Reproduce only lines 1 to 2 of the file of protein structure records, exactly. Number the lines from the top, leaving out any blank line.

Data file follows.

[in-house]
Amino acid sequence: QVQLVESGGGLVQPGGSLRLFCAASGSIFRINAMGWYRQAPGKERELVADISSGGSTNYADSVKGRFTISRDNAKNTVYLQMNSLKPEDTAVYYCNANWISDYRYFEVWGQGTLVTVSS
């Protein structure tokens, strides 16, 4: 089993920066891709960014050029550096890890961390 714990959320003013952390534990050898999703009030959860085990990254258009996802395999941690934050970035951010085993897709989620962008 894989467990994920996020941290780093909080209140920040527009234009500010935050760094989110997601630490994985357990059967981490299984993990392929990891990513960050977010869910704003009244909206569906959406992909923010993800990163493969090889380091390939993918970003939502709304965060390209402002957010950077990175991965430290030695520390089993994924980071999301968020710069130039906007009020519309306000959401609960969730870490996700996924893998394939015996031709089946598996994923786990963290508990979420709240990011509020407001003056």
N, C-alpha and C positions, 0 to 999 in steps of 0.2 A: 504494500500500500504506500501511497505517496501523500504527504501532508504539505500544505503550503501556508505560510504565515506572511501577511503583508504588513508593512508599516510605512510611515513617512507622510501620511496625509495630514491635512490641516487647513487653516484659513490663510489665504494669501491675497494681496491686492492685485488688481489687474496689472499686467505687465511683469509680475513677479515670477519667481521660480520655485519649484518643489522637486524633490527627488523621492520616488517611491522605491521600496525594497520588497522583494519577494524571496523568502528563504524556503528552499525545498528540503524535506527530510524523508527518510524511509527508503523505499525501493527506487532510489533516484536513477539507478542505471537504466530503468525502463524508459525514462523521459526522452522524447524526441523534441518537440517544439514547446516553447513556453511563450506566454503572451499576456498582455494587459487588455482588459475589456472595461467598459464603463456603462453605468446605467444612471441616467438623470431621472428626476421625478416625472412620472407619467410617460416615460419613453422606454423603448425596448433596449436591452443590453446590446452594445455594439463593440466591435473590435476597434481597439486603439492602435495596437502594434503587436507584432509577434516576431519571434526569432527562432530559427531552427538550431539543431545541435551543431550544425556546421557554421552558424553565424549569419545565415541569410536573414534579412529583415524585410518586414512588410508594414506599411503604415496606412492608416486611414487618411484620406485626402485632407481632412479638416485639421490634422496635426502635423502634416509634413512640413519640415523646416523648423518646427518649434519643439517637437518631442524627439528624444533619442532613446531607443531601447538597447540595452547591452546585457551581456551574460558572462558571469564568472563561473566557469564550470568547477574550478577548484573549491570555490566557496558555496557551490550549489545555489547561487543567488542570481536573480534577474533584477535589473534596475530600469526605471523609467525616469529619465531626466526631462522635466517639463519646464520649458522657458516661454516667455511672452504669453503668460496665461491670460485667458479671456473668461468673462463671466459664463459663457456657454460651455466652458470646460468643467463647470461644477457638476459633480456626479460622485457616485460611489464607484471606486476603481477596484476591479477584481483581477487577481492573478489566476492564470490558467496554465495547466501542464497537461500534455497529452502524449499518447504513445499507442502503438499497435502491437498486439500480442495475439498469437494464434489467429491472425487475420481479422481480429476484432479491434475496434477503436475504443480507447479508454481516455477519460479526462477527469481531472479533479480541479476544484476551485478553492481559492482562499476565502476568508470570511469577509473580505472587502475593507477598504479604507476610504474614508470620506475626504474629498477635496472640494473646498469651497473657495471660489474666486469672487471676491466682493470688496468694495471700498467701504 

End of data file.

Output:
[in-house]
Amino acid sequence: QVQLVESGGGLVQPGGSLRLFCAASGSIFRINAMGWYRQAPGKERELVADISSGGSTNYADSVKGRFTISRDNAKNTVYLQMNSLKPEDTAVYYCNANWISDYRYFEVWGQGTLVTVSS